Electronista, February 13, 2008

Yoko Seeks to Stop Performer From Using the Name "Lennon"
Yoko Ono is taking legal action against singer-songwriter Lennon Murphy for naming her band “Lennon.” Murphy was named after the famous Beatle. John’s son Julian Lennon said that Murphy has his full support.
BoingBoing, February 12, 2008

Rocker Tells Huckabee to Lay Off Song
In a story that may look a little familiar, Tom Scholz of Boston fame has asked Republican Presidential candidate Mike Huckabee to stop using his song, “More Than a Feeling,” in campaign events. Scholz said that while Boston has not endorsed a candidate, he favors Democrat Barack Obama.
Associated Press, February 15, 2008

New Lease of Life for Aging Rock Stars
The European Union has proposed extending copyrights for recorded music from 50 years to 95 years, in a move that will surely benefit Britain’s aging rockers. EMI, which holds the rights to the Beatles catalog, is understandably eager to extend the length of copyrights, as their first single, Love Me Do, is set to become public domain in just five years.
The London Times, February 15, 2008

Aerosmith Plugs Into 'Guitar Hero' Popularity
A new version of Guitar Hero is set to come out in June that’s based on the career of Aerosmith. The band has seen an increase in sales after being featured in Guitar Hero III and hopes to capitalize on its success. In fact, 62 of the 70 artists featured in GH III saw a noticeable increase in sales after the release of the game, led by previously unknown band DragonForce, which saw its sales rise from under 2,000 a week to 40,000 a week. Aerosmith guitarist Joe Perry said that someday the band could release new music through Guitar Hero, which he called “part of the next evolution.”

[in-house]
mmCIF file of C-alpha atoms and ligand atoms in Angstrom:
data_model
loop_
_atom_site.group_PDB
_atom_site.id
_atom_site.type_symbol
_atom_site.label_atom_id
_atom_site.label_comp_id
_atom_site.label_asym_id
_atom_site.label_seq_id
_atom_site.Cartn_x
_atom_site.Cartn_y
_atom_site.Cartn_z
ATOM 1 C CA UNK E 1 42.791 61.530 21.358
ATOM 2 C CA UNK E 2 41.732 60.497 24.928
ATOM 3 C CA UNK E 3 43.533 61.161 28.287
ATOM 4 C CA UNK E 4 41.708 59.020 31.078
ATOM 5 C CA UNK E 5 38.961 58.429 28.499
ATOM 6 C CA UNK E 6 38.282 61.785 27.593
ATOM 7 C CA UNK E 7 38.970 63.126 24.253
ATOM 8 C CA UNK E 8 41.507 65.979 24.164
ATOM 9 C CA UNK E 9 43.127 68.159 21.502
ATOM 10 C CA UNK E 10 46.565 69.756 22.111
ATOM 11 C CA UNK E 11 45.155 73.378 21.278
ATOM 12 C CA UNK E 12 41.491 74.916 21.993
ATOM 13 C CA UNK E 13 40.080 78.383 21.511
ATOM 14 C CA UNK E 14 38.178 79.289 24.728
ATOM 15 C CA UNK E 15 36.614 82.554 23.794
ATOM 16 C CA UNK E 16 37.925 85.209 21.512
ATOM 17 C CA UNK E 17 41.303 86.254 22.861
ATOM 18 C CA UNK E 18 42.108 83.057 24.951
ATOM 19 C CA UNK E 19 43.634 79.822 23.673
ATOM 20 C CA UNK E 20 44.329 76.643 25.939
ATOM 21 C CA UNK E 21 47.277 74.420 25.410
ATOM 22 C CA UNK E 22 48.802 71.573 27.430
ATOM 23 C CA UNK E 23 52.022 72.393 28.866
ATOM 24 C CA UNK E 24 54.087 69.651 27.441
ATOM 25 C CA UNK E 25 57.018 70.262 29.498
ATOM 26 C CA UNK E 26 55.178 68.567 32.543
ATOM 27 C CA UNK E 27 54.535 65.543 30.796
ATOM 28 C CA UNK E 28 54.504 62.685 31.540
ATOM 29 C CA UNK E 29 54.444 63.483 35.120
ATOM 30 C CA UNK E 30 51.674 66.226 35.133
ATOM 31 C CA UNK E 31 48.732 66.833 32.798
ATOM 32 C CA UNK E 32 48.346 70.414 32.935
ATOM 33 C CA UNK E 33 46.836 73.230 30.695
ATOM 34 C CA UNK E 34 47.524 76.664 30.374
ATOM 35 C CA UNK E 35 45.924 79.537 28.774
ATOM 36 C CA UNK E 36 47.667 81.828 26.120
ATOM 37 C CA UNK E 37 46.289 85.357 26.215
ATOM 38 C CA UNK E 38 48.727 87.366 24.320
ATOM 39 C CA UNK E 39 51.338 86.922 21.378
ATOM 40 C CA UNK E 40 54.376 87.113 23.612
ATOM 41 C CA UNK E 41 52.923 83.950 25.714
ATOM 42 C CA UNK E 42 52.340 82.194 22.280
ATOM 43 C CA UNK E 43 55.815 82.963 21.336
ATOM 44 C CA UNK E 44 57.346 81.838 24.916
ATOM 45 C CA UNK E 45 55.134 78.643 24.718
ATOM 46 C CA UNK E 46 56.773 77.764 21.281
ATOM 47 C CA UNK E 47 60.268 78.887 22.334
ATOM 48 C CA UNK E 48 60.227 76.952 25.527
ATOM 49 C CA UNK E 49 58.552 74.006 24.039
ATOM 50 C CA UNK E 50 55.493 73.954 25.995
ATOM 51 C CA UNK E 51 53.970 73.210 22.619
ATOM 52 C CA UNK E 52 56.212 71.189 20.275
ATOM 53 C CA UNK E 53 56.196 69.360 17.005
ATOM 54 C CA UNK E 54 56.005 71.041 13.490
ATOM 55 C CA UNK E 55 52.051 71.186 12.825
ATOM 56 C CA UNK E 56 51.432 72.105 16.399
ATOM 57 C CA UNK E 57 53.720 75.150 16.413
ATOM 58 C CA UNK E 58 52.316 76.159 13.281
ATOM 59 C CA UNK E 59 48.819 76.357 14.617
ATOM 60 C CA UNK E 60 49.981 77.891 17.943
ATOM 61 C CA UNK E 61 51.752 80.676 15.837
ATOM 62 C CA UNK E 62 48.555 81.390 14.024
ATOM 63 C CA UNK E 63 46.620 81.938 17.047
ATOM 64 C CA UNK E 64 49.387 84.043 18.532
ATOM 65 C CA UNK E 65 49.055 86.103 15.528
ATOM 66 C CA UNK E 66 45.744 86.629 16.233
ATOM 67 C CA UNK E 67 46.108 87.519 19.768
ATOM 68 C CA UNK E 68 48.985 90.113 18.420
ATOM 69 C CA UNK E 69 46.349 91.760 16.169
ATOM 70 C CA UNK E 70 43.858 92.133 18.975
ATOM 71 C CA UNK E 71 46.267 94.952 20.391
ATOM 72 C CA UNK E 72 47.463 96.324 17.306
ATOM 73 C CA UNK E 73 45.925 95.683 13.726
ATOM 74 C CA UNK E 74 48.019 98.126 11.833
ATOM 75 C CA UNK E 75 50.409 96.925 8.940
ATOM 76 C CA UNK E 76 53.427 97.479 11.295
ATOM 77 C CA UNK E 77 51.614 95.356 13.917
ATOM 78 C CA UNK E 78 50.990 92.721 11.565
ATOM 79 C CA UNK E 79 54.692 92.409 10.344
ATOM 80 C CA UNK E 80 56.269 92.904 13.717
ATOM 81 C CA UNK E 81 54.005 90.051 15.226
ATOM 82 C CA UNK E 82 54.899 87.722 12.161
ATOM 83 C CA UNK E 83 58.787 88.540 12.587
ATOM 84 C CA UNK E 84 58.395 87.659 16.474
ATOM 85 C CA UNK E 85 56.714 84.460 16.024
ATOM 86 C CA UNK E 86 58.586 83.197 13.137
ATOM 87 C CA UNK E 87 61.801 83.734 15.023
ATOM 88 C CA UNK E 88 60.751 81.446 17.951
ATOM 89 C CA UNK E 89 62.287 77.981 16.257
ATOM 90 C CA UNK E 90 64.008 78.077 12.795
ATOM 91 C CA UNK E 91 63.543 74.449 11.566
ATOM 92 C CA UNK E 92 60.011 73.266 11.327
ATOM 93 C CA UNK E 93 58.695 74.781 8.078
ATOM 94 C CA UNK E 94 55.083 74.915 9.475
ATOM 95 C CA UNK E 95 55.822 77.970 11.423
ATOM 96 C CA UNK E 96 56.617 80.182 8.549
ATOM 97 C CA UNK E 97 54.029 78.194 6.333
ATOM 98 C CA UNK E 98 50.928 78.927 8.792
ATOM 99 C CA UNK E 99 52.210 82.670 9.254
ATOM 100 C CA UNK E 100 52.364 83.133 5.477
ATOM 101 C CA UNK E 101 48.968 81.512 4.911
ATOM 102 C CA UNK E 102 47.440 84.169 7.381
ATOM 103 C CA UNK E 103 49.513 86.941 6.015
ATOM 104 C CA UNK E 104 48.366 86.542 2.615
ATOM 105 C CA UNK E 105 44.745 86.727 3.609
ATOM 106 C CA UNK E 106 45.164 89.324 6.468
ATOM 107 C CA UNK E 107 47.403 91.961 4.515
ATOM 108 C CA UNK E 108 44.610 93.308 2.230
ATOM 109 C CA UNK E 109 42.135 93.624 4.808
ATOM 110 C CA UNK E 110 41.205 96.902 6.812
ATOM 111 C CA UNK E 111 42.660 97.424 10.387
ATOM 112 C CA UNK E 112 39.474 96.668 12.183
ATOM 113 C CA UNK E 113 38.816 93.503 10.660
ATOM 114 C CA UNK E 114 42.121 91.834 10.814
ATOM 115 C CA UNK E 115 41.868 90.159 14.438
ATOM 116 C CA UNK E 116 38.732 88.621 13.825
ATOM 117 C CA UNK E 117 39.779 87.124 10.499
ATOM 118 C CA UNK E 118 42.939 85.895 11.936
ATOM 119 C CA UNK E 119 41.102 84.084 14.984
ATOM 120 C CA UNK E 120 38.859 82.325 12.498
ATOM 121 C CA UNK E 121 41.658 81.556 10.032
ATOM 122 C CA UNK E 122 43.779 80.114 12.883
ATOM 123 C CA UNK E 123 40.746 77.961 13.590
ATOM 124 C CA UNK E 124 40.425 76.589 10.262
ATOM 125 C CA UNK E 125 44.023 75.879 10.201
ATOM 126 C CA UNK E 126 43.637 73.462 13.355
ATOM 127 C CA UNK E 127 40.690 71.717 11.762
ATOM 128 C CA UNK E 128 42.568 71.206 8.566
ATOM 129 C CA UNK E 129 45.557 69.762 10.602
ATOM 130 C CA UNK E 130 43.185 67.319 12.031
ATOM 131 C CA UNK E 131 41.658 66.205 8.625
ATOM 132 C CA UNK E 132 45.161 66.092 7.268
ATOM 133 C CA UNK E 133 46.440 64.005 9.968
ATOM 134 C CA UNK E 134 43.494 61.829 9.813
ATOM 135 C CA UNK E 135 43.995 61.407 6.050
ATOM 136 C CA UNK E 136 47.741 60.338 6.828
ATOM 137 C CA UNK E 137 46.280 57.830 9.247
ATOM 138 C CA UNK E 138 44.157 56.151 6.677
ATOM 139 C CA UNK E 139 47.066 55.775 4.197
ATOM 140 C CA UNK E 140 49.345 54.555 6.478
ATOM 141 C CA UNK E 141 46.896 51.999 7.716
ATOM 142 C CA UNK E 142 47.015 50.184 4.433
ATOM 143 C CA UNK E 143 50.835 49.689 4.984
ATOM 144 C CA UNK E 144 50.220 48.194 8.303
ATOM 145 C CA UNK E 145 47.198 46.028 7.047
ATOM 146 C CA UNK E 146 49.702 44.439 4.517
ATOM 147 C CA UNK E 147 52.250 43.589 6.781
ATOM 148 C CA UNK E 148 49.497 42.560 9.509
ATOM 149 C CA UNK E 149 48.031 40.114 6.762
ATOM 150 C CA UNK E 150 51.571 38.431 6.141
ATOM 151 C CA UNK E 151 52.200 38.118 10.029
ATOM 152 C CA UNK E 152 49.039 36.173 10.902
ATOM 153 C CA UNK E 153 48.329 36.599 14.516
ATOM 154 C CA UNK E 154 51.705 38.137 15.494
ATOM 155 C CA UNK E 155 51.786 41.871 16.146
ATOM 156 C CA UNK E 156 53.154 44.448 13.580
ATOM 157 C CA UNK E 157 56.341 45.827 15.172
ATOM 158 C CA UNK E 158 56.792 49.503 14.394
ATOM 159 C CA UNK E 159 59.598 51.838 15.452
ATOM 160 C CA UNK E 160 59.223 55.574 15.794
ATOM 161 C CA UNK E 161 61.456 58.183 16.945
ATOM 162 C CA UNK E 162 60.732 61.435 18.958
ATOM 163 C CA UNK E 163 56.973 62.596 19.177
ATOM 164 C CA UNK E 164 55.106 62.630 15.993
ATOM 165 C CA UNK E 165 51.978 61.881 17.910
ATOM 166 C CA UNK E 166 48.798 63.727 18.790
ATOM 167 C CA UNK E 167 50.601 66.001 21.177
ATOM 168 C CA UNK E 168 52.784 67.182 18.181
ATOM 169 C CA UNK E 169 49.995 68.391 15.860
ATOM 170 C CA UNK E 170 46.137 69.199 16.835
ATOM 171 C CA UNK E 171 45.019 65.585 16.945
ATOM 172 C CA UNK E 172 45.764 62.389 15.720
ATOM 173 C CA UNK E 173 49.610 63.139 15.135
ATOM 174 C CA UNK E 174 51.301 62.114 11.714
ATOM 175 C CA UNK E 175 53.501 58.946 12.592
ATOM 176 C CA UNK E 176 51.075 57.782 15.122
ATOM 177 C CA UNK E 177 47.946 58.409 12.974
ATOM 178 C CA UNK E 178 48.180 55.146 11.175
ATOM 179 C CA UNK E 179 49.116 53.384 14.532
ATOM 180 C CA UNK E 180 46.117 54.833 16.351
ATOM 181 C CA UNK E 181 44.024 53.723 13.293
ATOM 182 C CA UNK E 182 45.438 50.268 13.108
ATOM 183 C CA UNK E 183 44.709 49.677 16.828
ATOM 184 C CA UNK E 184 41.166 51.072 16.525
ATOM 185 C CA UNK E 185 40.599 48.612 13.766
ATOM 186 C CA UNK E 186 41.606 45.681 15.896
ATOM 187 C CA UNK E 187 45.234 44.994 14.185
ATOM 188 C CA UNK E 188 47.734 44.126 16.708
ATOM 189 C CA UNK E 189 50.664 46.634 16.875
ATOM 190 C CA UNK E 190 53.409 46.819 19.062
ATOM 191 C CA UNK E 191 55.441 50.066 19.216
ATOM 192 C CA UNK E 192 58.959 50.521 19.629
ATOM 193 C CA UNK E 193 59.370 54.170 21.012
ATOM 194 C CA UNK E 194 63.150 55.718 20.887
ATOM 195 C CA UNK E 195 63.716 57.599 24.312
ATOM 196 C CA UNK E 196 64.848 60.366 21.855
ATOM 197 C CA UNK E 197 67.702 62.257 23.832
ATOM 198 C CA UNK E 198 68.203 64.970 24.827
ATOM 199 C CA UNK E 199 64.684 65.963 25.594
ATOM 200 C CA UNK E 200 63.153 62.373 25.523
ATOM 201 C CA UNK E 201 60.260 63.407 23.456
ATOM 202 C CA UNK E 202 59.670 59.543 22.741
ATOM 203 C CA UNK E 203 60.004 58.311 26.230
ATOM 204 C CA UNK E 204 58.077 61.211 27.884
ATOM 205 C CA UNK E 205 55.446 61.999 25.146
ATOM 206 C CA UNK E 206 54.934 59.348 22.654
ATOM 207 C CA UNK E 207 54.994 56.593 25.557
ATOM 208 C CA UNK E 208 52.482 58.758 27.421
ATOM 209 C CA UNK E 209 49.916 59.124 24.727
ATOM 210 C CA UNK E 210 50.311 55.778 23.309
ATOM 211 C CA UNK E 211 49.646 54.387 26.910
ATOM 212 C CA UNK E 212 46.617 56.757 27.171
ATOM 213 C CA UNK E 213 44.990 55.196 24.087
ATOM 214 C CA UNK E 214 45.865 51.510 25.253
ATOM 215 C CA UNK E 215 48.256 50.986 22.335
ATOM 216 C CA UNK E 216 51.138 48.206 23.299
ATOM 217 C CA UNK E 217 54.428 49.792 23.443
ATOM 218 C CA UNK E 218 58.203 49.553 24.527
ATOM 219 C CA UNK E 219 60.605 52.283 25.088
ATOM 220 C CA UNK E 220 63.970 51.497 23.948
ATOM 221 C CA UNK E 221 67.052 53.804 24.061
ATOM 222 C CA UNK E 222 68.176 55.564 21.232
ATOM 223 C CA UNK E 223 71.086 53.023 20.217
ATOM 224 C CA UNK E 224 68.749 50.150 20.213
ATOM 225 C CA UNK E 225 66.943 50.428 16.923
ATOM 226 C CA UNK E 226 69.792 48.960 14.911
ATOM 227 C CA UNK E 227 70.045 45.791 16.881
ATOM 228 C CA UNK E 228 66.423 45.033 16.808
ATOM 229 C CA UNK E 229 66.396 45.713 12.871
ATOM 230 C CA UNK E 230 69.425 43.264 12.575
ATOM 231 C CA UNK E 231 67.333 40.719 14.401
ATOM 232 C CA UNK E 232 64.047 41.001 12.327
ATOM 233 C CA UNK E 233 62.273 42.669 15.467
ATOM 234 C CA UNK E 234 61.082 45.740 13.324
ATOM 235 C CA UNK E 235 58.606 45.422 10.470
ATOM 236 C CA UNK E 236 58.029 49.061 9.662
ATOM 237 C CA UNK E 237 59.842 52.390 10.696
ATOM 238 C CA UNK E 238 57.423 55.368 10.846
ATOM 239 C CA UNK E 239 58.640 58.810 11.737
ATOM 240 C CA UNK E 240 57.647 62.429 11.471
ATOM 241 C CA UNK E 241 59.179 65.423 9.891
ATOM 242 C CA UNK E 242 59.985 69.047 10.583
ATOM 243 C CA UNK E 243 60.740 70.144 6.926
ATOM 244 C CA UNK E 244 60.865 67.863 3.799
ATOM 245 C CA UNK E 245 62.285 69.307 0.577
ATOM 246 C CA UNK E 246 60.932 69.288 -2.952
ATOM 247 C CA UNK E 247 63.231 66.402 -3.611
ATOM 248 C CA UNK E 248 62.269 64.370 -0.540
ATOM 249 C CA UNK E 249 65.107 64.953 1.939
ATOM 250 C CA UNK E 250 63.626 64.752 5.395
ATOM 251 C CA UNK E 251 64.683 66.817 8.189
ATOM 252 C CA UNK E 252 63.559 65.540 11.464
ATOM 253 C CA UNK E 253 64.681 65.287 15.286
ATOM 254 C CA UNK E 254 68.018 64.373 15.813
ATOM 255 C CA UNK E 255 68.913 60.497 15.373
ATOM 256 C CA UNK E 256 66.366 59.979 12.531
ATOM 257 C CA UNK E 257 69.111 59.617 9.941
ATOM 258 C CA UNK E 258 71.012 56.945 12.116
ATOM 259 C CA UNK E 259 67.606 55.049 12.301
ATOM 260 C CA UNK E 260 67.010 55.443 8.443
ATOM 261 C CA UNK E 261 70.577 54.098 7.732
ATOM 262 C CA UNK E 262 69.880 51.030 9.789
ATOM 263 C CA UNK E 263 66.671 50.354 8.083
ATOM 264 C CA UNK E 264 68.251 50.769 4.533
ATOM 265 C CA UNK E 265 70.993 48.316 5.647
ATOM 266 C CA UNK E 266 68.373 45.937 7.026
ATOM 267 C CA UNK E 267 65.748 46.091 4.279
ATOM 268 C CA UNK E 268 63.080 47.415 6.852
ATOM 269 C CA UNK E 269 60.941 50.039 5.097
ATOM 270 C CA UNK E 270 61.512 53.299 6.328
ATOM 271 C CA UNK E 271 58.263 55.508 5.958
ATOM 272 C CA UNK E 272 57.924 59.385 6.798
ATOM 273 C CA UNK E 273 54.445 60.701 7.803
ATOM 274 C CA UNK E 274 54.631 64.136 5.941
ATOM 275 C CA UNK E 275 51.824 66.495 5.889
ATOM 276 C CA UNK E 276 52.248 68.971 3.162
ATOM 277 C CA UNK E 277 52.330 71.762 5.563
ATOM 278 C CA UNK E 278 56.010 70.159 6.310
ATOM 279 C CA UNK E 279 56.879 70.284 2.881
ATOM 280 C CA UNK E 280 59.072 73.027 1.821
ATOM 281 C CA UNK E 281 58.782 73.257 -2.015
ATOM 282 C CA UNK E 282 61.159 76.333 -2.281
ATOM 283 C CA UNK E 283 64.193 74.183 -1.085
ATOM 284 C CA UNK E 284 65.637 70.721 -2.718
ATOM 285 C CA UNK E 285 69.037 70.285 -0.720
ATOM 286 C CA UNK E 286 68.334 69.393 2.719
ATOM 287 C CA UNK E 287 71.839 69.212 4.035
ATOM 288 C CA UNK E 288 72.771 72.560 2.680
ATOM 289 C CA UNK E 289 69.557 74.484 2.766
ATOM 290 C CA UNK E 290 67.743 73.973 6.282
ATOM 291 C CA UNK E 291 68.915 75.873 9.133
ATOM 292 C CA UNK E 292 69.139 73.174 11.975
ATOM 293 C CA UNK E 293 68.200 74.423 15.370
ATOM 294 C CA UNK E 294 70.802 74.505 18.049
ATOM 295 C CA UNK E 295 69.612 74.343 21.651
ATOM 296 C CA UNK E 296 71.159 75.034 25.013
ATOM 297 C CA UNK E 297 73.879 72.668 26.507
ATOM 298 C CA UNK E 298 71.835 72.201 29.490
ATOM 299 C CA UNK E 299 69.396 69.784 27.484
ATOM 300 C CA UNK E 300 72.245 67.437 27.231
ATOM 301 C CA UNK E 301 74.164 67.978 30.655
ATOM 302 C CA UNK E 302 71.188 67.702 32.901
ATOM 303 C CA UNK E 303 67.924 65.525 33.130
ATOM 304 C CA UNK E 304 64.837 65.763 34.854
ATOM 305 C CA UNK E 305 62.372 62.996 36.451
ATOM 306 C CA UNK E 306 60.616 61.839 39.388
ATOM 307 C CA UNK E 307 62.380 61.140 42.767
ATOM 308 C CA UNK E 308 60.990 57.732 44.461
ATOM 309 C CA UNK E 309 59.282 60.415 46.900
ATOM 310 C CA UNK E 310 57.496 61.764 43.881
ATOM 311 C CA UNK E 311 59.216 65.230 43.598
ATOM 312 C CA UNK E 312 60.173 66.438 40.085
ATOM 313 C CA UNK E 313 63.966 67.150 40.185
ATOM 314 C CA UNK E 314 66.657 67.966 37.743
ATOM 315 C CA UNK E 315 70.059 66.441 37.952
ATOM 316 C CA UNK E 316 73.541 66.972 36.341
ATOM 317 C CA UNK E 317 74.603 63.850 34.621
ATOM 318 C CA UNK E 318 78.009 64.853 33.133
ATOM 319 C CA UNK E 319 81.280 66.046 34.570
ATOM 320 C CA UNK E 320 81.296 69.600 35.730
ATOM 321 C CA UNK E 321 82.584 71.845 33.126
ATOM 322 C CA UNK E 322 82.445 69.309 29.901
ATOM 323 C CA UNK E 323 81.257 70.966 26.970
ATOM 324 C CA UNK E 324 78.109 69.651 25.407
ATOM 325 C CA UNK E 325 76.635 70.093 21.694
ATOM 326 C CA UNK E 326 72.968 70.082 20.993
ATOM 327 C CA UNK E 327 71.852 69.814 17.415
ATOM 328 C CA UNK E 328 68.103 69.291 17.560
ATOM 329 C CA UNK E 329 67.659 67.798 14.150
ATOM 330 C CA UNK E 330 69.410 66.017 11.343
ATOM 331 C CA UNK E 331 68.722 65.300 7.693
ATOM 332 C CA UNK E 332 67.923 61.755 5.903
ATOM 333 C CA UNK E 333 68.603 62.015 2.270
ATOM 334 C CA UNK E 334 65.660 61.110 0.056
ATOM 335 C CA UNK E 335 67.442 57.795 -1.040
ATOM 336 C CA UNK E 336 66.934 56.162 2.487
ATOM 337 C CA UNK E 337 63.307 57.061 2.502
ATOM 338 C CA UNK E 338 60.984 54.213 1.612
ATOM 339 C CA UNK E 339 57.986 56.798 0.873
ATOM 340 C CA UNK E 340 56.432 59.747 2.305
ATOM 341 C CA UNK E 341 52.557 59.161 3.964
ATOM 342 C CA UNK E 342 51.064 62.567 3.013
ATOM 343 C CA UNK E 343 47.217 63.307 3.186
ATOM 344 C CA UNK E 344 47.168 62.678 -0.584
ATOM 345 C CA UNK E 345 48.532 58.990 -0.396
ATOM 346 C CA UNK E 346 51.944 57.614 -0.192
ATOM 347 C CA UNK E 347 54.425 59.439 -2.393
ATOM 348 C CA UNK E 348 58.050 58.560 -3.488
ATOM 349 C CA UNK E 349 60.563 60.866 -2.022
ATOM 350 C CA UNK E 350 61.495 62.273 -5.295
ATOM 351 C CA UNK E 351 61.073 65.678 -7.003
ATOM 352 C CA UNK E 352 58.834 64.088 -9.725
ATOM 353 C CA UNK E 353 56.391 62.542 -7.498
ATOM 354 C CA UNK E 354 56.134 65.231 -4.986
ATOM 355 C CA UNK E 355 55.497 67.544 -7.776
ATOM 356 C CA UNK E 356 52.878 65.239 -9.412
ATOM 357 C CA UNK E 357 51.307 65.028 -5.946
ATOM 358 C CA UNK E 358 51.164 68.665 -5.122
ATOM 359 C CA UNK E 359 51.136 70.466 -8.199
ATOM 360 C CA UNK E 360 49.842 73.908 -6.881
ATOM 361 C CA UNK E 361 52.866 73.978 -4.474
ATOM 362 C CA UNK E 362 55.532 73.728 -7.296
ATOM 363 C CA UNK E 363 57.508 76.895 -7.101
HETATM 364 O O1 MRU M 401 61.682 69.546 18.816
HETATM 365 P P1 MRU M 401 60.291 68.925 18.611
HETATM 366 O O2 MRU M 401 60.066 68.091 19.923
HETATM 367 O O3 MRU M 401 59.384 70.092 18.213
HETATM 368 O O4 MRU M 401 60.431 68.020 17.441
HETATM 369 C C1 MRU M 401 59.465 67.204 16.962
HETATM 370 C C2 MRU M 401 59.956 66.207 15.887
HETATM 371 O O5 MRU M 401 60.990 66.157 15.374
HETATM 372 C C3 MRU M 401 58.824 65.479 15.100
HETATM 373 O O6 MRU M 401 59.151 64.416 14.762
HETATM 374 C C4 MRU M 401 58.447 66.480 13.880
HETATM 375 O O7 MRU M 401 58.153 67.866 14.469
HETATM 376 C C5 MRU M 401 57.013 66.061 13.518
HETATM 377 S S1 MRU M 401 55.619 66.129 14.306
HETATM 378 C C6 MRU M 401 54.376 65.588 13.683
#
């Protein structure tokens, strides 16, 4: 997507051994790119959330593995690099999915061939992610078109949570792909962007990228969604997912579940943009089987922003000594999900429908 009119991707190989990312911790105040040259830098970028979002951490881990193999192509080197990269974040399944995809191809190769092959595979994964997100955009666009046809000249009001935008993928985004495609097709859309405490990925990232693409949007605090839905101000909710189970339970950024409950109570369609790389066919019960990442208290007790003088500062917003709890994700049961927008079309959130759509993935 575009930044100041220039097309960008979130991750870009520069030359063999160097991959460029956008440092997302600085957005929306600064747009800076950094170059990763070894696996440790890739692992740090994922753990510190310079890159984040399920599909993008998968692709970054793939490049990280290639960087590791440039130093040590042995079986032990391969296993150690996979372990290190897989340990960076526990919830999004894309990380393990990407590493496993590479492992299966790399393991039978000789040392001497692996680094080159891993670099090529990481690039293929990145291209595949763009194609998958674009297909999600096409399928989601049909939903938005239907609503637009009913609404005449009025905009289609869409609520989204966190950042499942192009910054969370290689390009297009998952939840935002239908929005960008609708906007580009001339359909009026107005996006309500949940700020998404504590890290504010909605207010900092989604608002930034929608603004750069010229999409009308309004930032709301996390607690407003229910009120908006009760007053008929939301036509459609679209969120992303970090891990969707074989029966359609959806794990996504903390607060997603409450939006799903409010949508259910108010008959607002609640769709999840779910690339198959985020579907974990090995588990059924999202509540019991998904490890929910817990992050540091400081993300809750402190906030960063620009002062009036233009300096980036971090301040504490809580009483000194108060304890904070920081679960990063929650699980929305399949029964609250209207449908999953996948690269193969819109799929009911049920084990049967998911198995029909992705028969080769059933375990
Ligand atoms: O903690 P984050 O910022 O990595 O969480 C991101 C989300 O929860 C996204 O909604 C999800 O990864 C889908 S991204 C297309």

USA Today, February 14, 2008

Wednesday, February 13, 2008

Blog Hype and Album Sales — Fact or Fiction?

A new study by NYU/Stern professor Vasant Dhar indicates that blog buzz has a strong correlation with album sales. The study looked at blog posts, changes in an artist's number of MySpace friends, and online album reviews over an eight-week period — half before an album was released, half after.

The study found that increases in MySpace friends had a slight positive correlation to album sales. More significantly, artists who received ample attention from major blogs seemed to "move more units," as they say in the biz.

Marketing budgets were also factored in, with major label artists performing better than their indie counterparts. However, artists on smaller labels could overcome this disadvantage with sufficient buzz. The magic number of blog posts to achieve online semi-stardom is apparently 240. Something to shoot for!

All of this number-crunching proves something that we all know intuitively — the more you're talked about, the more albums you'll sell. But you have to wonder about cause and effect: do better-selling albums receive more attention in blogs simply because the artists already have a higher profile? The study doesn't analyze whether the blog mentions are positive or negative, so you can't tell if blogs are truly tastemakers, or merely indicators of an artist's existing popularity.